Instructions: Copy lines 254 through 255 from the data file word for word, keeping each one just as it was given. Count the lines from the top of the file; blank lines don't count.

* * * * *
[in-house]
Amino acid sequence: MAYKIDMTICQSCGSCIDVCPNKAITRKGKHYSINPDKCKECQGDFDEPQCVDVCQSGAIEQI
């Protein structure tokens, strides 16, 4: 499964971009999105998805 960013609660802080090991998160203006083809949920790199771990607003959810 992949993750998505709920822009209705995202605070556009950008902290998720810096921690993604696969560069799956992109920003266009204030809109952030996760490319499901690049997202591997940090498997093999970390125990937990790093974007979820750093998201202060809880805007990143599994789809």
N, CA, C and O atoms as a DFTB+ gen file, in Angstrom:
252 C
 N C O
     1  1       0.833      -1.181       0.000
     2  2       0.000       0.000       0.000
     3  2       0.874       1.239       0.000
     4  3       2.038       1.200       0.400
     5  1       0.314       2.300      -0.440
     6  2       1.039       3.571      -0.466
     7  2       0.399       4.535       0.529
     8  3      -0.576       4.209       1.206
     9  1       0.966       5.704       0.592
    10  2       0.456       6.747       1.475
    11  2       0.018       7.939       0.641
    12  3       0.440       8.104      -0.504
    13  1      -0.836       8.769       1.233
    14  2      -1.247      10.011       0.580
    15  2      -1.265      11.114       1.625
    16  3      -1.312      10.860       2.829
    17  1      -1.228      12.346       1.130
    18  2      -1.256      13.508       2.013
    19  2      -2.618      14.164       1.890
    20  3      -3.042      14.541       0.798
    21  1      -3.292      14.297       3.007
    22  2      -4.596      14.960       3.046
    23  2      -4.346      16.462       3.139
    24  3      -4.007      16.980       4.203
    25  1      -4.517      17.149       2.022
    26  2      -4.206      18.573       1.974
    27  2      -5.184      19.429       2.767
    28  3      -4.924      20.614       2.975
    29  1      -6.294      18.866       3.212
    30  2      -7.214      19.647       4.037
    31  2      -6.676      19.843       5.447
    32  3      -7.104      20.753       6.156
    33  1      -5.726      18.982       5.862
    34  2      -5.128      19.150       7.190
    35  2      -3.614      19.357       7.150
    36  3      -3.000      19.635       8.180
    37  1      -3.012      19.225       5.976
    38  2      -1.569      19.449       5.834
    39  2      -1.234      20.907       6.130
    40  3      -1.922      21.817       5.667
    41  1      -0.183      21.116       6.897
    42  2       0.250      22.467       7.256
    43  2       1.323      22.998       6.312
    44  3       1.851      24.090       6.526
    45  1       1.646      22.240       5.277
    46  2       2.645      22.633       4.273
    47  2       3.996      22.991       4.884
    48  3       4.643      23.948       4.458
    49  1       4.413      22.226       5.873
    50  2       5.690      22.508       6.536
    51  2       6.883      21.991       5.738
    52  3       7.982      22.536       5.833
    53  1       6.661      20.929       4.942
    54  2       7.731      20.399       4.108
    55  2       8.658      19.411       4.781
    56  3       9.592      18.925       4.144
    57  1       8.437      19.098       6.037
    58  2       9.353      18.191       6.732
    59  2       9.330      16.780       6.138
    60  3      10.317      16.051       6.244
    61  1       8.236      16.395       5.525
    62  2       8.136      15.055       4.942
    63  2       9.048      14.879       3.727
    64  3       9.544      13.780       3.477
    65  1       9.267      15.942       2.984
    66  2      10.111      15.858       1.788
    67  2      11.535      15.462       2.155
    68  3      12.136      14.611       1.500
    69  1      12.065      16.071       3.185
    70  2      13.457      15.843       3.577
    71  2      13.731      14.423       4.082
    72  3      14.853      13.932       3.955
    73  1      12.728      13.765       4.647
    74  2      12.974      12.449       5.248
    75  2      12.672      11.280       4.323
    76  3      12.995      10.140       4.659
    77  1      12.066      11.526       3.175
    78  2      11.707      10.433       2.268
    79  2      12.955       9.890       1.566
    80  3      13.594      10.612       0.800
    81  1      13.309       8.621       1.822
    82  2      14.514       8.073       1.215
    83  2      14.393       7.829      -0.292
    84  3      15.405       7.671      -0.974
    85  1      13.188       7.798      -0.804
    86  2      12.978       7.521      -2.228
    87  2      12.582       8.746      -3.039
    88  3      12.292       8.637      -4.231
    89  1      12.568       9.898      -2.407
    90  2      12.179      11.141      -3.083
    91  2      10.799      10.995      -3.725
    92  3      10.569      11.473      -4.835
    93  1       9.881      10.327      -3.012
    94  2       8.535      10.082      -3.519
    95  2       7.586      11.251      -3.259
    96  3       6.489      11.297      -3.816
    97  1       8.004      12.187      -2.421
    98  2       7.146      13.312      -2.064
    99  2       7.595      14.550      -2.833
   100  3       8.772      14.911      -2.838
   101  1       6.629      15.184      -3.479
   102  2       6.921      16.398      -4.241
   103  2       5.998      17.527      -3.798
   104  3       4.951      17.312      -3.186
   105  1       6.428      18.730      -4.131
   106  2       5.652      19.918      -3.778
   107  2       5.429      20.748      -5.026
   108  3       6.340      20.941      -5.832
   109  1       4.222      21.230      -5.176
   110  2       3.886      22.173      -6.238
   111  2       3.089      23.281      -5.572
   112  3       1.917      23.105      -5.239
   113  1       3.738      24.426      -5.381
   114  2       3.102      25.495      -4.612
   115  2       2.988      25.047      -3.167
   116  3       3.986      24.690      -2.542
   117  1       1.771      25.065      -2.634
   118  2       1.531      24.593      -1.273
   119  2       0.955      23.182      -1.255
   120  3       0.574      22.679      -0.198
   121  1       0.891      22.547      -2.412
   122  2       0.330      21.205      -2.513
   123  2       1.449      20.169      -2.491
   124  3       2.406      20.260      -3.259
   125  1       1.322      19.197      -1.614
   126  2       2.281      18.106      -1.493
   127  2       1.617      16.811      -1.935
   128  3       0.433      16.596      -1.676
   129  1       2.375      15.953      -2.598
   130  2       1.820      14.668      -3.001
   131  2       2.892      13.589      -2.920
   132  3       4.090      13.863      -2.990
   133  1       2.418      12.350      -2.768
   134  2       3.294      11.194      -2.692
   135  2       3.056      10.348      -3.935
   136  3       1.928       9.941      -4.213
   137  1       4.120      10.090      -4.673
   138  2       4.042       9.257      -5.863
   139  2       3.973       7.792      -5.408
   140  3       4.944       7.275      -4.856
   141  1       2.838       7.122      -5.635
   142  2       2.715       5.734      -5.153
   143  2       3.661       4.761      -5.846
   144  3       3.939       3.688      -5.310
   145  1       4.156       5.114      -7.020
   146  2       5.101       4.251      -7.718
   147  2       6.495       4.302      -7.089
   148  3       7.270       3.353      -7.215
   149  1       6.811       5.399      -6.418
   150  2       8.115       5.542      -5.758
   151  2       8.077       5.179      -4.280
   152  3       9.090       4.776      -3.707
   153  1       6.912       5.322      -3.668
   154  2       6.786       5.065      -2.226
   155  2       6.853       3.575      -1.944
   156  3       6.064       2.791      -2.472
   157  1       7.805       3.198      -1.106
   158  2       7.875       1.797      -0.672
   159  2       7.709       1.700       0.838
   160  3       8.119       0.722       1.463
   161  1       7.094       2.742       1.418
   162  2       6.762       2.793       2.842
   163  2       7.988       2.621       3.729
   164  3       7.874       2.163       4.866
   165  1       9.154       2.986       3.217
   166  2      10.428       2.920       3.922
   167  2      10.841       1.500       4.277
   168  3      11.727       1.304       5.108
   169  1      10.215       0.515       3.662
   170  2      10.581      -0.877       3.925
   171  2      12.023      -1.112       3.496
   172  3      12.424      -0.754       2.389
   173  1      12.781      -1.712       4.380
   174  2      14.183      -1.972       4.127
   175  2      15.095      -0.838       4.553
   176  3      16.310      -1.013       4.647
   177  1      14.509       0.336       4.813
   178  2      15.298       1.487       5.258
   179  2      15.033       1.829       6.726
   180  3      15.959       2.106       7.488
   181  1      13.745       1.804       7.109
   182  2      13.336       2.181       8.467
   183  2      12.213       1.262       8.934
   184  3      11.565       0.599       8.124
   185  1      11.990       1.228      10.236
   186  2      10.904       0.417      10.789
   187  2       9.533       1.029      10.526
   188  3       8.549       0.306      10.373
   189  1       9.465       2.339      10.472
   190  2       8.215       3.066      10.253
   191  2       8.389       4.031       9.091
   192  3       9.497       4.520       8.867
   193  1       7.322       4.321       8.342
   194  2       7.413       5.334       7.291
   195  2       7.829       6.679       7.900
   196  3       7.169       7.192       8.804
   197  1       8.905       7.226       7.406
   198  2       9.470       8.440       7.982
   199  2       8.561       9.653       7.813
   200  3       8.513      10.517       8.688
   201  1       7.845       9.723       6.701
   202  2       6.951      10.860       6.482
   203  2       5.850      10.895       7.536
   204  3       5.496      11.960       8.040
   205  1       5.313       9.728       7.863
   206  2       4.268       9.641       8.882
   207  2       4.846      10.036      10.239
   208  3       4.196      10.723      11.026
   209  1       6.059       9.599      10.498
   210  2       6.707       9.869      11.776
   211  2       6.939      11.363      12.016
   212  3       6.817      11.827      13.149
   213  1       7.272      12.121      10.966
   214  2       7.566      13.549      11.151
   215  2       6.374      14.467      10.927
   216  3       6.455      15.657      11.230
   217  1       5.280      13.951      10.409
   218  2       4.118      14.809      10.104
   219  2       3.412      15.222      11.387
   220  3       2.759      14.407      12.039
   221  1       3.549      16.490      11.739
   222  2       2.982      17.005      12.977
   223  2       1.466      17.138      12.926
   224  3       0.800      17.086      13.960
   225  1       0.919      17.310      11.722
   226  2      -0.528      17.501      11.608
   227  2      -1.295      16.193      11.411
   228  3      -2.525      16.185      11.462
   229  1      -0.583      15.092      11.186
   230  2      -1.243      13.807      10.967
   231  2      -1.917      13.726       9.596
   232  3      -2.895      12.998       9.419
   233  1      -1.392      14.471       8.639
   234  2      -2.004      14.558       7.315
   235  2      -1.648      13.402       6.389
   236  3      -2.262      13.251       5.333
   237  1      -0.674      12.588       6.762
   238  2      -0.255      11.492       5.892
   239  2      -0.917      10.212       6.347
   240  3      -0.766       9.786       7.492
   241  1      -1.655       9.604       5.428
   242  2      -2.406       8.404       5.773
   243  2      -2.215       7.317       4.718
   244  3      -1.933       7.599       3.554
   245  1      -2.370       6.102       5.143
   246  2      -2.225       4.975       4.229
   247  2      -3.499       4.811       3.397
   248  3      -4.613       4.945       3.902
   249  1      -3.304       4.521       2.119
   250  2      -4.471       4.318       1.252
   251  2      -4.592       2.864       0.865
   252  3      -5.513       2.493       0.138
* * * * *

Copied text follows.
   248  3      -4.613       4.945       3.902
   249  1      -3.304       4.521       2.119